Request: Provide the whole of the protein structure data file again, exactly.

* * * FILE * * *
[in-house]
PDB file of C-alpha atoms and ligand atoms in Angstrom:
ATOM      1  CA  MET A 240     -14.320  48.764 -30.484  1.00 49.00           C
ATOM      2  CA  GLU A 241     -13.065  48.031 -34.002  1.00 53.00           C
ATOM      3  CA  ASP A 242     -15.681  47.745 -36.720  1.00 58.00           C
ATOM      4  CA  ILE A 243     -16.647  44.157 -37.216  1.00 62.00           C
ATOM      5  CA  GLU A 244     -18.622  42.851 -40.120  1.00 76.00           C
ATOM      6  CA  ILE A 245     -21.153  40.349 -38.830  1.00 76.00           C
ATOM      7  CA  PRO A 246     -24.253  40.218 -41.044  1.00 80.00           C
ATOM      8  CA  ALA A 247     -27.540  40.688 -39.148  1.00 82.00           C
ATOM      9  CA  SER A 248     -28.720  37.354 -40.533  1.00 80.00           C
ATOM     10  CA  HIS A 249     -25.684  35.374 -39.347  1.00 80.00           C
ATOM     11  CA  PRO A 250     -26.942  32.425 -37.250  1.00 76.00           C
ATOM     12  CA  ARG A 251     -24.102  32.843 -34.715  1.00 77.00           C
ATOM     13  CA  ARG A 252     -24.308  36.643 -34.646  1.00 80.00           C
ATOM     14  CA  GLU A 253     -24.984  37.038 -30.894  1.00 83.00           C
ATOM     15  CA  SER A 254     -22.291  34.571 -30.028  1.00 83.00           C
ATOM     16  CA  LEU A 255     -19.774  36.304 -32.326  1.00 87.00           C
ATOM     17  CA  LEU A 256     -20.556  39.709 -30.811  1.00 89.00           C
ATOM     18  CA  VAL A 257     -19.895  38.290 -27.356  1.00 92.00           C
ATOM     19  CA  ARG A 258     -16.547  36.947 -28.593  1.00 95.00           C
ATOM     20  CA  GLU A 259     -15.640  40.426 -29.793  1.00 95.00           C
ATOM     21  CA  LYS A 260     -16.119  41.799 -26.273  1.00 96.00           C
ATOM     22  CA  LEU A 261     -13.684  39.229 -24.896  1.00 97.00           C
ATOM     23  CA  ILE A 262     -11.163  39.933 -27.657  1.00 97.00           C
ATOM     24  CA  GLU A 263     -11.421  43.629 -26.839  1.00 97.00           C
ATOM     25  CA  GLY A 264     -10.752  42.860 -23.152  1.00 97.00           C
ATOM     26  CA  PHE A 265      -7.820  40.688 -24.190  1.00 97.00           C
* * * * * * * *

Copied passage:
[in-house]
PDB file of C-alpha atoms and ligand atoms in Angstrom:
ATOM      1  CA  MET A 240     -14.320  48.764 -30.484  1.00 49.00           C
ATOM      2  CA  GLU A 241     -13.065  48.031 -34.002  1.00 53.00           C
ATOM      3  CA  ASP A 242     -15.681  47.745 -36.720  1.00 58.00           C
ATOM      4  CA  ILE A 243     -16.647  44.157 -37.216  1.00 62.00           C
ATOM      5  CA  GLU A 244     -18.622  42.851 -40.120  1.00 76.00           C
ATOM      6  CA  ILE A 245     -21.153  40.349 -38.830  1.00 76.00           C
ATOM      7  CA  PRO A 246     -24.253  40.218 -41.044  1.00 80.00           C
ATOM      8  CA  ALA A 247     -27.540  40.688 -39.148  1.00 82.00           C
ATOM      9  CA  SER A 248     -28.720  37.354 -40.533  1.00 80.00           C
ATOM     10  CA  HIS A 249     -25.684  35.374 -39.347  1.00 80.00           C
ATOM     11  CA  PRO A 250     -26.942  32.425 -37.250  1.00 76.00           C
ATOM     12  CA  ARG A 251     -24.102  32.843 -34.715  1.00 77.00           C
ATOM     13  CA  ARG A 252     -24.308  36.643 -34.646  1.00 80.00           C
ATOM     14  CA  GLU A 253     -24.984  37.038 -30.894  1.00 83.00           C
ATOM     15  CA  SER A 254     -22.291  34.571 -30.028  1.00 83.00           C
ATOM     16  CA  LEU A 255     -19.774  36.304 -32.326  1.00 87.00           C
ATOM     17  CA  LEU A 256     -20.556  39.709 -30.811  1.00 89.00           C
ATOM     18  CA  VAL A 257     -19.895  38.290 -27.356  1.00 92.00           C
ATOM     19  CA  ARG A 258     -16.547  36.947 -28.593  1.00 95.00           C
ATOM     20  CA  GLU A 259     -15.640  40.426 -29.793  1.00 95.00           C
ATOM     21  CA  LYS A 260     -16.119  41.799 -26.273  1.00 96.00           C
ATOM     22  CA  LEU A 261     -13.684  39.229 -24.896  1.00 97.00           C
ATOM     23  CA  ILE A 262     -11.163  39.933 -27.657  1.00 97.00           C
ATOM     24  CA  GLU A 263     -11.421  43.629 -26.839  1.00 97.00           C
ATOM     25  CA  GLY A 264     -10.752  42.860 -23.152  1.00 97.00           C
ATOM     26  CA  PHE A 265      -7.820  40.688 -24.190  1.00 97.00           C